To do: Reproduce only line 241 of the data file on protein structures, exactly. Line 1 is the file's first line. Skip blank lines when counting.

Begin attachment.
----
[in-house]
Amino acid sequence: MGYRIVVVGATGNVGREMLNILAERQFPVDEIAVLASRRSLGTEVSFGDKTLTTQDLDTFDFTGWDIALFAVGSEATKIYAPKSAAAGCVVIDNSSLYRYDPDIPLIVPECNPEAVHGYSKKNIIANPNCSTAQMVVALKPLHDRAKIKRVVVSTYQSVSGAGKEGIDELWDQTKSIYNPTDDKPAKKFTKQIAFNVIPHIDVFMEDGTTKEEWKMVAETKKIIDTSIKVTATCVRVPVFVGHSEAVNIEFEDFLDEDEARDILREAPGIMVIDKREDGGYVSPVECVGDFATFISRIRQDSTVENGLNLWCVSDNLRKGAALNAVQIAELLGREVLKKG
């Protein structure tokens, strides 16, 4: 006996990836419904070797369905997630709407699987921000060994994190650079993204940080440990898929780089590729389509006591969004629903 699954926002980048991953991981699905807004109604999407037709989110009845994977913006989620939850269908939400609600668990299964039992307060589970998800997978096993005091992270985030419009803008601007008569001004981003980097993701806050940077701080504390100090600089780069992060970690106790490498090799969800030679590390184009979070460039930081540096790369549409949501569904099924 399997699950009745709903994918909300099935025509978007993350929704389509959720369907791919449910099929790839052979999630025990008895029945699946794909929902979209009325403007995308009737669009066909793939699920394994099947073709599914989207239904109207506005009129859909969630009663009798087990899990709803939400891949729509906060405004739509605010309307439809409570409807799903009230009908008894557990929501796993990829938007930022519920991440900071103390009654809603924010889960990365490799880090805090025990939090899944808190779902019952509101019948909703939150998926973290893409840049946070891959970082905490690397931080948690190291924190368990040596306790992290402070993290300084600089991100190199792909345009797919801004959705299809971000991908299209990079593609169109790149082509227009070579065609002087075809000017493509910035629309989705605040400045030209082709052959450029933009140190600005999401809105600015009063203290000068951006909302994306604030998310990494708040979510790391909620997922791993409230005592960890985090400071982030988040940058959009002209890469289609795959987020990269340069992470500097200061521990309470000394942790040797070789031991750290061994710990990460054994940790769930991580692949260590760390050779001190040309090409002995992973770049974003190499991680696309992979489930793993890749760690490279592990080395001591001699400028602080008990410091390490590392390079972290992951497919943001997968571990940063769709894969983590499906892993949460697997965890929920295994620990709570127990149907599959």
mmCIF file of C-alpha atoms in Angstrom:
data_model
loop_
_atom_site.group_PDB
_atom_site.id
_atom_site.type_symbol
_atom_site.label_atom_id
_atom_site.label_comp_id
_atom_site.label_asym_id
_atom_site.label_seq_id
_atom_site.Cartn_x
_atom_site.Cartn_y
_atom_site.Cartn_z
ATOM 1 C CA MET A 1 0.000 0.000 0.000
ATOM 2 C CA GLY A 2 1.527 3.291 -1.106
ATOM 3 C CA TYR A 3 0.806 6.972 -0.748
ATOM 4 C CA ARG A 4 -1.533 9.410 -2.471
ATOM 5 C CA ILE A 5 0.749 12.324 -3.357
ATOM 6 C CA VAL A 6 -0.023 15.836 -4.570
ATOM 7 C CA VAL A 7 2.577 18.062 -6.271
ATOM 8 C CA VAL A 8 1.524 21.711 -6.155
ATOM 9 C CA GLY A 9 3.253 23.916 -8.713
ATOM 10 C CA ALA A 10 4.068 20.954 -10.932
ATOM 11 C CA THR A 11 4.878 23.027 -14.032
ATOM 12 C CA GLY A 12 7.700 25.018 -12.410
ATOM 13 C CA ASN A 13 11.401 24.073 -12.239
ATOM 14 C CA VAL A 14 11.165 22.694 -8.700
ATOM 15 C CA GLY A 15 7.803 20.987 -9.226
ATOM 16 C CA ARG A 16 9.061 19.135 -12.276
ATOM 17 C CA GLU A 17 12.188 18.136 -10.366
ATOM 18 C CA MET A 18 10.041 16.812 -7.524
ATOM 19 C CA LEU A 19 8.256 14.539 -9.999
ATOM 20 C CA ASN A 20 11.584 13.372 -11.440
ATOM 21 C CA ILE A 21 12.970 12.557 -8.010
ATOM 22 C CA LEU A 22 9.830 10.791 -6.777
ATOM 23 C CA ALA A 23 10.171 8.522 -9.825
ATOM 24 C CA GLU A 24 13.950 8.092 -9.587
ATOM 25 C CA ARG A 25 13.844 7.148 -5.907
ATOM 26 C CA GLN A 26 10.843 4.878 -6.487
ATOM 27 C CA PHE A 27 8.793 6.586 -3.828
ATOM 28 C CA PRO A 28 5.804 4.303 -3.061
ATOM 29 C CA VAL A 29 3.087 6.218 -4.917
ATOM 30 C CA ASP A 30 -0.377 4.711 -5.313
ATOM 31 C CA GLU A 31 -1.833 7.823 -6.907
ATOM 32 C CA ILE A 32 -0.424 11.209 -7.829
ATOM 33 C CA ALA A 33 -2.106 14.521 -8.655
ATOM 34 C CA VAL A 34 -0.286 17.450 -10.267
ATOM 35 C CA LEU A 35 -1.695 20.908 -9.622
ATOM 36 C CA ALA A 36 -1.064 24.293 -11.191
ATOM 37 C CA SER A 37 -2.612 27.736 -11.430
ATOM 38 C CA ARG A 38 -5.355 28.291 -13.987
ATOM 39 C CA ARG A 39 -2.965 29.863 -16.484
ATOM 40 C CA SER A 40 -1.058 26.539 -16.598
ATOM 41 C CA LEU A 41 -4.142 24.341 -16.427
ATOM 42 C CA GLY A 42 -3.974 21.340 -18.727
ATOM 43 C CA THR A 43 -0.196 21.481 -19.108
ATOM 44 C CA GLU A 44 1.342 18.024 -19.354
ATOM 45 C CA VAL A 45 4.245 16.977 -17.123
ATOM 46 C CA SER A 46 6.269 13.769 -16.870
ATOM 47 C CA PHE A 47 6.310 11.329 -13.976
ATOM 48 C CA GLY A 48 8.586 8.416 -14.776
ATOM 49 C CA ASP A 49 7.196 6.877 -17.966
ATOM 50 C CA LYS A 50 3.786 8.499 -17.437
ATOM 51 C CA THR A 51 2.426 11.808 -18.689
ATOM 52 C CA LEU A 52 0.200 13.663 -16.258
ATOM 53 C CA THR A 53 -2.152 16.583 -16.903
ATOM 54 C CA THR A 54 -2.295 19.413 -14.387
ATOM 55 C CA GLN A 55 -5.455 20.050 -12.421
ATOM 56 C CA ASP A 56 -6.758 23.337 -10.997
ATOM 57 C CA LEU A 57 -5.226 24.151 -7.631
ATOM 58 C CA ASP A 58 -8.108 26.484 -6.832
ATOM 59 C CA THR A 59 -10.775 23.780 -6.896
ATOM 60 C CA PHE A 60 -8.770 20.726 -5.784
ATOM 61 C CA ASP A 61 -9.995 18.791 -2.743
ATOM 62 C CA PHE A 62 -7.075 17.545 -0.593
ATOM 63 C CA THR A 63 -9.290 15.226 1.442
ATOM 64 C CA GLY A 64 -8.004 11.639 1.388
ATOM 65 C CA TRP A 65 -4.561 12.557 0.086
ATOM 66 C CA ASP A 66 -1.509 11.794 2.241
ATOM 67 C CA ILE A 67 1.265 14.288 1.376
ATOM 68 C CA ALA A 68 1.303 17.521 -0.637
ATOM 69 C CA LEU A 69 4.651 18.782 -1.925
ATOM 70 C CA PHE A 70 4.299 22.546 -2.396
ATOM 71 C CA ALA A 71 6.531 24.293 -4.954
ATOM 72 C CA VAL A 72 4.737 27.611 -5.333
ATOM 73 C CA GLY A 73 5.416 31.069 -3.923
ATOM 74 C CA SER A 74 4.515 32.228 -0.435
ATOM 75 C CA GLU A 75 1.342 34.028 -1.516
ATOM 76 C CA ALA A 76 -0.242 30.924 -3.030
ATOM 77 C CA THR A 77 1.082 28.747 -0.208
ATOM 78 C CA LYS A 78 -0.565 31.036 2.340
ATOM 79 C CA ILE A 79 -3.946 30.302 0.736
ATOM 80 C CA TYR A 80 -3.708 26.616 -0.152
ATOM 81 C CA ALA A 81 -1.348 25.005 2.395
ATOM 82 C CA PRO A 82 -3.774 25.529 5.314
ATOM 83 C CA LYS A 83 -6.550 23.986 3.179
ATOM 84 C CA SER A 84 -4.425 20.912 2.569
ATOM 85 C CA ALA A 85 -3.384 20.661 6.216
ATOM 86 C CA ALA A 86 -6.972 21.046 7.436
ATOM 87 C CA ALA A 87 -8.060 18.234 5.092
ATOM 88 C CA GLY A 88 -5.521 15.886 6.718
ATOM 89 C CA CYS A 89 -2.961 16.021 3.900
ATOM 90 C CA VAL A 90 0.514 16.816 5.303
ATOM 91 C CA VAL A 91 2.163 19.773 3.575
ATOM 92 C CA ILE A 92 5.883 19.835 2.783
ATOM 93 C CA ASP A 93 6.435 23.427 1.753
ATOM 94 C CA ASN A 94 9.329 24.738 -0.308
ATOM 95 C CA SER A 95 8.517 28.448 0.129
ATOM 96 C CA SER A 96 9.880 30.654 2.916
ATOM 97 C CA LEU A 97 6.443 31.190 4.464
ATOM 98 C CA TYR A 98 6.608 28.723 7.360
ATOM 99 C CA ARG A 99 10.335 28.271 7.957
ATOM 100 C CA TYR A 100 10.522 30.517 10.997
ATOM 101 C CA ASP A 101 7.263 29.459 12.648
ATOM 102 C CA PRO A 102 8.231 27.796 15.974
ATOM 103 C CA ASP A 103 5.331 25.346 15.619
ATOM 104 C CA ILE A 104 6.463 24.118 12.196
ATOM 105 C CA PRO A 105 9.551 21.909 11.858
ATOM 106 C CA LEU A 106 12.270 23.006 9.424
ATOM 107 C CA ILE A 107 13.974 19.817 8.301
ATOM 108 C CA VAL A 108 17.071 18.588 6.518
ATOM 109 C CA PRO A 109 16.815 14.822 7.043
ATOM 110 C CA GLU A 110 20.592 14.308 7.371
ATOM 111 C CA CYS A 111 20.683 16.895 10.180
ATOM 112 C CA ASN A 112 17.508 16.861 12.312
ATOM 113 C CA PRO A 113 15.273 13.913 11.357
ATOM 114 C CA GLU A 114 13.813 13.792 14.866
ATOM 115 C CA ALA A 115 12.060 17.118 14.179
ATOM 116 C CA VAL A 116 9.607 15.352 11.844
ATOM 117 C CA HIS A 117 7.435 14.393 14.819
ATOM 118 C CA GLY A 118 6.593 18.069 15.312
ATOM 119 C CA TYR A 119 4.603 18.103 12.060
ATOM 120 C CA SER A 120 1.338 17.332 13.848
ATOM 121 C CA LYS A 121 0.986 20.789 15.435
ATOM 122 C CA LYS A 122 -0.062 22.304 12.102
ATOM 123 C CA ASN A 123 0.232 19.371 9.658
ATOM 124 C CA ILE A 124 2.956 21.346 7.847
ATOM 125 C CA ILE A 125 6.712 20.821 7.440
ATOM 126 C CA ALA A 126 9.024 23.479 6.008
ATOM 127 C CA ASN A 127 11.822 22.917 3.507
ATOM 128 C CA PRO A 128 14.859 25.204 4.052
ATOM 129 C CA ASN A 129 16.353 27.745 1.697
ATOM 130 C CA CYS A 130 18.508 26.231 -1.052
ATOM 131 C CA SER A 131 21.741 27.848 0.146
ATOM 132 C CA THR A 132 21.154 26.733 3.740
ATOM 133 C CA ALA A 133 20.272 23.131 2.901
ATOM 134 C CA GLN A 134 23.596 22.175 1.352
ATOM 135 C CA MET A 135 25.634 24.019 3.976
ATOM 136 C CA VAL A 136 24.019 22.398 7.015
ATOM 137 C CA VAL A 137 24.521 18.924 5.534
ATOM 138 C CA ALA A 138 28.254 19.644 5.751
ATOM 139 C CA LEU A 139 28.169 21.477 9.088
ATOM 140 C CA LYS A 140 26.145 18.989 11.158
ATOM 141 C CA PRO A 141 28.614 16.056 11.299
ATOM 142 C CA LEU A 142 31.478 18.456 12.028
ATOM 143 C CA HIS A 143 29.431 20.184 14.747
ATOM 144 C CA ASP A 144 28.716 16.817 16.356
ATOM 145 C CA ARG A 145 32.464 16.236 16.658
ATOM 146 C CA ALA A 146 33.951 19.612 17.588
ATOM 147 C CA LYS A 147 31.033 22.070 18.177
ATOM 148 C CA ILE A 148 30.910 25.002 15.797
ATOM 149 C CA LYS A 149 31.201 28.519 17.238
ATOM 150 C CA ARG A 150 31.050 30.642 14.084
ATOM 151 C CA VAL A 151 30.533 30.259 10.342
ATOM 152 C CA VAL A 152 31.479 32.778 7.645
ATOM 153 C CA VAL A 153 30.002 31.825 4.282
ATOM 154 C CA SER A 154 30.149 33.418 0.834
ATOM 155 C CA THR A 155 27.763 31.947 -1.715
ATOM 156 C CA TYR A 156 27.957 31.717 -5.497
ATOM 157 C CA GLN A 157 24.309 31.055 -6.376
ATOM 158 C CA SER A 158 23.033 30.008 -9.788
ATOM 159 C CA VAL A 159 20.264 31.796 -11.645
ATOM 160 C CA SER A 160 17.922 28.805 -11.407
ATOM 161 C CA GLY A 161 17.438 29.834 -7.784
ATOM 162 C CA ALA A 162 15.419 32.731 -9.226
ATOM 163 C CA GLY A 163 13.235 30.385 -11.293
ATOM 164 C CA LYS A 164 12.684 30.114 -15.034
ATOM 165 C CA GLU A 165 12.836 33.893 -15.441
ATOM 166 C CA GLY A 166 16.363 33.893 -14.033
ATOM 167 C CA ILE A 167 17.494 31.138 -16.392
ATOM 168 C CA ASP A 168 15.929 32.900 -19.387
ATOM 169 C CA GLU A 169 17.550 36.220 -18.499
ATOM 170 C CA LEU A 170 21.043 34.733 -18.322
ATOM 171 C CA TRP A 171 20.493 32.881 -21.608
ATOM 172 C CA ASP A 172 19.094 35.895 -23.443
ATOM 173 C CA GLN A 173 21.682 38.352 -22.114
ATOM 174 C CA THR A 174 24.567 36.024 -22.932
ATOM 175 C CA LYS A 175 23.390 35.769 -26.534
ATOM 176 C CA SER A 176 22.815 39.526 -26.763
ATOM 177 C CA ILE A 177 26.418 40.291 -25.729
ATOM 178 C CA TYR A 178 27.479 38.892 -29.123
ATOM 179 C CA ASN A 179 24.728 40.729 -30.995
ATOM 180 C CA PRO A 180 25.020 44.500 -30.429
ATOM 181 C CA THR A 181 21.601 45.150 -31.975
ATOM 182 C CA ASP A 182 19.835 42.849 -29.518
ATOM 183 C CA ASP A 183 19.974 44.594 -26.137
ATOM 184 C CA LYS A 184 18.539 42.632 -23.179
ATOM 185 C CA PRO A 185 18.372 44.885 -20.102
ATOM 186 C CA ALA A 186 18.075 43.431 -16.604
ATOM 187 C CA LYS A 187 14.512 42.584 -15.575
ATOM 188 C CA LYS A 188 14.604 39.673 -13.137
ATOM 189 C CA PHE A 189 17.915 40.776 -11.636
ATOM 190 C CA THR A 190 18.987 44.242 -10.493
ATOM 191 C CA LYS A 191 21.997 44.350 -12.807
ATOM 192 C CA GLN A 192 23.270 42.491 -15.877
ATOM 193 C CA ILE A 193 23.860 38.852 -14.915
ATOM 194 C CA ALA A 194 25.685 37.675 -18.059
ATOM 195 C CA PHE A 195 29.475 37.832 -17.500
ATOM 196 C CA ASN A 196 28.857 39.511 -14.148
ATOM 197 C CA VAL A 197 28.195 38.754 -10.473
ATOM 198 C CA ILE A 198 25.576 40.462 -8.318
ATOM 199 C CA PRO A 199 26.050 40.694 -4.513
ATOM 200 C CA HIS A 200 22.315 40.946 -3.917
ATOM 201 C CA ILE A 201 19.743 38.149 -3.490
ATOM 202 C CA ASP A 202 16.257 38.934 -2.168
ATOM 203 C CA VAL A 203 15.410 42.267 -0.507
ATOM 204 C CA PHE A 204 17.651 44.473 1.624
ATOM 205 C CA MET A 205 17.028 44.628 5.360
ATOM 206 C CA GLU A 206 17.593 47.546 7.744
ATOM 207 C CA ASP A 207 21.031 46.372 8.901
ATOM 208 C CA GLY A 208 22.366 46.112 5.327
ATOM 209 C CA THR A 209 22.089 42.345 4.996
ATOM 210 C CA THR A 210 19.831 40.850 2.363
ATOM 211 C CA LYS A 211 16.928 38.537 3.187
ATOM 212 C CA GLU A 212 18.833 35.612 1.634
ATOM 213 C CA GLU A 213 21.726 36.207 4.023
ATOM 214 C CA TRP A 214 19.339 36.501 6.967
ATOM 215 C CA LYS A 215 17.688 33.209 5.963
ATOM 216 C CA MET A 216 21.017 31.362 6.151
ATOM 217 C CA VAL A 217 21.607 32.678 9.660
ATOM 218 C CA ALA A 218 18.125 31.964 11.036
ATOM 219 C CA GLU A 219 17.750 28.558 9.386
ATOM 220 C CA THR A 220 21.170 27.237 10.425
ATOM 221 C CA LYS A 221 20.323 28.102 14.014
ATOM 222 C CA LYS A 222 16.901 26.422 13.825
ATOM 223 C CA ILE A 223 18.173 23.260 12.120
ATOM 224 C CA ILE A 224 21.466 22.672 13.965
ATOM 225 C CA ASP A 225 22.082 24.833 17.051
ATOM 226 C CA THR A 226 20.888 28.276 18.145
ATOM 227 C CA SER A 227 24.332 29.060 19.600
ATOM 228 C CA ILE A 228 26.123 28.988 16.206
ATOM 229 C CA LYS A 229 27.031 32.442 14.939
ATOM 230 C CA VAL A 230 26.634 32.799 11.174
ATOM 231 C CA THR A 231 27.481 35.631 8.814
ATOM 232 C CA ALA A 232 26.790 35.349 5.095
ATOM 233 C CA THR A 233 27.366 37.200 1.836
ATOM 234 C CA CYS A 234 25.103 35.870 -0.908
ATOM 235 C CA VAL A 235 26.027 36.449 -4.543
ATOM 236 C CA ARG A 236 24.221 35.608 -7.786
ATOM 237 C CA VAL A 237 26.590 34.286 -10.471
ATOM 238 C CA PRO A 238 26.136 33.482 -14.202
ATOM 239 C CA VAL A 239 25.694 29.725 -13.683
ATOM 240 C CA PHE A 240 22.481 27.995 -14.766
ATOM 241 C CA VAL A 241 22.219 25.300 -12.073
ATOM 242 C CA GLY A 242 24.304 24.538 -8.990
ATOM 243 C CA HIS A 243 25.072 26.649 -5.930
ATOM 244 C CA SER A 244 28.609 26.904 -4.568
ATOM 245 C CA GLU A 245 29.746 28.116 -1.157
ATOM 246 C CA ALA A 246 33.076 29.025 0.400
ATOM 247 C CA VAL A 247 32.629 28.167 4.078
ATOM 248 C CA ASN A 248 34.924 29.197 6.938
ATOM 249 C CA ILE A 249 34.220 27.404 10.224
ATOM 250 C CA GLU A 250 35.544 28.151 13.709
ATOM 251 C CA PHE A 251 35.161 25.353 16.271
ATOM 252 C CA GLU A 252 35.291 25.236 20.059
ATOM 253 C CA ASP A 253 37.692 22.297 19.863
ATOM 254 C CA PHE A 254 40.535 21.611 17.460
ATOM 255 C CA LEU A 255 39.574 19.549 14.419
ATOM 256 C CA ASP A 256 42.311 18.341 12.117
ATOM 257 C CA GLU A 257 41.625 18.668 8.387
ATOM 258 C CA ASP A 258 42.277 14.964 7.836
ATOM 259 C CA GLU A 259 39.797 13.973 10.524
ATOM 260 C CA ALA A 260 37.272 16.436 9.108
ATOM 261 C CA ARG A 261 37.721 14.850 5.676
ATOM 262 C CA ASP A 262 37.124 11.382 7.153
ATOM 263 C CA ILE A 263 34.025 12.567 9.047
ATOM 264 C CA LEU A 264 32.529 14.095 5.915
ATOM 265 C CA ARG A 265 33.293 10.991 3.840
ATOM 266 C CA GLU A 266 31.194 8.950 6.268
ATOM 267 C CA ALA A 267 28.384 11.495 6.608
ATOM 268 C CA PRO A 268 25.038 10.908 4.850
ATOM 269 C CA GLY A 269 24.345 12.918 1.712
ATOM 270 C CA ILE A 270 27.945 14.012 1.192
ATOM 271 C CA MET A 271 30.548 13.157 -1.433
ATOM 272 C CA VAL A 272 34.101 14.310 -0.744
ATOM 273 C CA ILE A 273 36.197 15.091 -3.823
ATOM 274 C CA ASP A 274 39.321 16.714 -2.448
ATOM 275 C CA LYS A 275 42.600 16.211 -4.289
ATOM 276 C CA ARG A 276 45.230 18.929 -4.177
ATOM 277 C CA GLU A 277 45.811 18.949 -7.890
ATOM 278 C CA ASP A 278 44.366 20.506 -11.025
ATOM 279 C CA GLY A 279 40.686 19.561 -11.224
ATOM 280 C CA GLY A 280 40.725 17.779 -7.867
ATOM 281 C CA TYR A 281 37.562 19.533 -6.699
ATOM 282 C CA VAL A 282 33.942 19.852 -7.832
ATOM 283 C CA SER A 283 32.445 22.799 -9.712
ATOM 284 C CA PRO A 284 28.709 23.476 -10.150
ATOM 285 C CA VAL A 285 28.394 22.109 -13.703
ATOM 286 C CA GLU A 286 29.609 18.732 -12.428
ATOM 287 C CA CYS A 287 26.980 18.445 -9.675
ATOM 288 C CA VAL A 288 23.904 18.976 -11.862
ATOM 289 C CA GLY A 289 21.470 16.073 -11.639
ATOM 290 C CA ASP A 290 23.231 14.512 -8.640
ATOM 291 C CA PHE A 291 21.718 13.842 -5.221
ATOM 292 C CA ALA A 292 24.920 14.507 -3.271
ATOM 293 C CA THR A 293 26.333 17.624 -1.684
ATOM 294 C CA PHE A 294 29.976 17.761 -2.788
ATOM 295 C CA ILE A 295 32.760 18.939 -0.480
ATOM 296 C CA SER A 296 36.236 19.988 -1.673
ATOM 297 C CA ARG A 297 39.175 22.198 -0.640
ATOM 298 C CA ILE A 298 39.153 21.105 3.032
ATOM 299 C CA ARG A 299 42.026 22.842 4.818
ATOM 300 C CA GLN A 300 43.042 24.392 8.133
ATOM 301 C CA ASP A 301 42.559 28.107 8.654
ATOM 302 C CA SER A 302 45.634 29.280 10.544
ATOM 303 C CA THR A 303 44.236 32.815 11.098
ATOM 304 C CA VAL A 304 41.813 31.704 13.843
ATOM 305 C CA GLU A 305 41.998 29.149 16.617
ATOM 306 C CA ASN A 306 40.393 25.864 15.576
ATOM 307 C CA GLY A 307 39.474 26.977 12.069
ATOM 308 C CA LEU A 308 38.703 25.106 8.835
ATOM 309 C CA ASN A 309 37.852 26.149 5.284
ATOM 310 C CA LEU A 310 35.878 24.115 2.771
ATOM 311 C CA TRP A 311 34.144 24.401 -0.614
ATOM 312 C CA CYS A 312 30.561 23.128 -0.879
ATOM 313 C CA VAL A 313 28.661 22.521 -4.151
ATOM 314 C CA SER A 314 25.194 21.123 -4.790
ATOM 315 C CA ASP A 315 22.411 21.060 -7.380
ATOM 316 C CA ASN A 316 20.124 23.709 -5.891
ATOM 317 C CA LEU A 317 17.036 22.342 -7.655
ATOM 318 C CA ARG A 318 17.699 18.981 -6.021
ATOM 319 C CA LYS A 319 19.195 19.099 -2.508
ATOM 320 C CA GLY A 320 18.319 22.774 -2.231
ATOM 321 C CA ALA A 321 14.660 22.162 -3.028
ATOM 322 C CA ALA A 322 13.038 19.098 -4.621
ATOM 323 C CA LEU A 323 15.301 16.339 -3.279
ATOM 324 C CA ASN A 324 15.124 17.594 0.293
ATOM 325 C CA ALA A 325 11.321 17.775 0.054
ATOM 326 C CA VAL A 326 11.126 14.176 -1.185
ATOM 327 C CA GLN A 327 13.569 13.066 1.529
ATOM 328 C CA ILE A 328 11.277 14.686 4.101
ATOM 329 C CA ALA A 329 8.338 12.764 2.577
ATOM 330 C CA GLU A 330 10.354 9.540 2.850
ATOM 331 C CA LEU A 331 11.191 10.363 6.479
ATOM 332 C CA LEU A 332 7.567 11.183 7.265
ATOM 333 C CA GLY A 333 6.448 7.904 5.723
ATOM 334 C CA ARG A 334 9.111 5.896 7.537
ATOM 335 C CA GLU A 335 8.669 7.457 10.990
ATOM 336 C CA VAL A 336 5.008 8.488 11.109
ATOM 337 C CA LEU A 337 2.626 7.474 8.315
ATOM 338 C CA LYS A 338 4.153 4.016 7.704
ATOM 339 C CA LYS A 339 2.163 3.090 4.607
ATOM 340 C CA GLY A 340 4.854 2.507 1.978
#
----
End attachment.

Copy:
ATOM 225 C CA ASP A 225 22.082 24.833 17.051